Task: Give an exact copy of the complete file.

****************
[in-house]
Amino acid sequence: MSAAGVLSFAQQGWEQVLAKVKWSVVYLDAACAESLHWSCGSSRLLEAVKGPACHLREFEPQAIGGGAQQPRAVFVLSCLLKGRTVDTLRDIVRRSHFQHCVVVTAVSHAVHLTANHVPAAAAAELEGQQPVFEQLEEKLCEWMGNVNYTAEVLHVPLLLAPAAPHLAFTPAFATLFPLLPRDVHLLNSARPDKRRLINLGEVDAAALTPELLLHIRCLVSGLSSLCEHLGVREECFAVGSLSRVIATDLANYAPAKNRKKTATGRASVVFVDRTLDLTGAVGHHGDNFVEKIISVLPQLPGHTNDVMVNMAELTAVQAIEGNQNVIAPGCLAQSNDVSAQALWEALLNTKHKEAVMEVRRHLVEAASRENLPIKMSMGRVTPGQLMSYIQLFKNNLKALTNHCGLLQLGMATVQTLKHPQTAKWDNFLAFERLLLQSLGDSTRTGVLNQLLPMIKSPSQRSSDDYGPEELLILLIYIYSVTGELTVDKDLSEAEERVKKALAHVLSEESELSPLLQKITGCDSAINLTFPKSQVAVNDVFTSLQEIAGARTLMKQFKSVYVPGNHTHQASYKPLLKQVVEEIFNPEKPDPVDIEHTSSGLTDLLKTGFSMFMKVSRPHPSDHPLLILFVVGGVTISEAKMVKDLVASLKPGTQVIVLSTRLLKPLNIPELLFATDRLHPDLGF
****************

[in-house]
Amino acid sequence: MSAAGVLSFAQQGWEQVLAKVKWSVVYLDAACAESLHWSCGSSRLLEAVKGPACHLREFEPQAIGGGAQQPRAVFVLSCLLKGRTVDTLRDIVRRSHFQHCVVVTAVSHAVHLTANHVPAAAAAELEGQQPVFEQLEEKLCEWMGNVNYTAEVLHVPLLLAPAAPHLAFTPAFATLFPLLPRDVHLLNSARPDKRRLINLGEVDAAALTPELLLHIRCLVSGLSSLCEHLGVREECFAVGSLSRVIATDLANYAPAKNRKKTATGRASVVFVDRTLDLTGAVGHHGDNFVEKIISVLPQLPGHTNDVMVNMAELTAVQAIEGNQNVIAPGCLAQSNDVSAQALWEALLNTKHKEAVMEVRRHLVEAASRENLPIKMSMGRVTPGQLMSYIQLFKNNLKALTNHCGLLQLGMATVQTLKHPQTAKWDNFLAFERLLLQSLGDSTRTGVLNQLLPMIKSPSQRSSDDYGPEELLILLIYIYSVTGELTVDKDLSEAEERVKKALAHVLSEESELSPLLQKITGCDSAINLTFPKSQVAVNDVFTSLQEIAGARTLMKQFKSVYVPGNHTHQASYKPLLKQVVEEIFNPEKPDPVDIEHTSSGLTDLLKTGFSMFMKVSRPHPSDHPLLILFVVGGVTISEAKMVKDLVASLKPGTQVIVLSTRLLKPLNIPELLFATDRLHPDLGF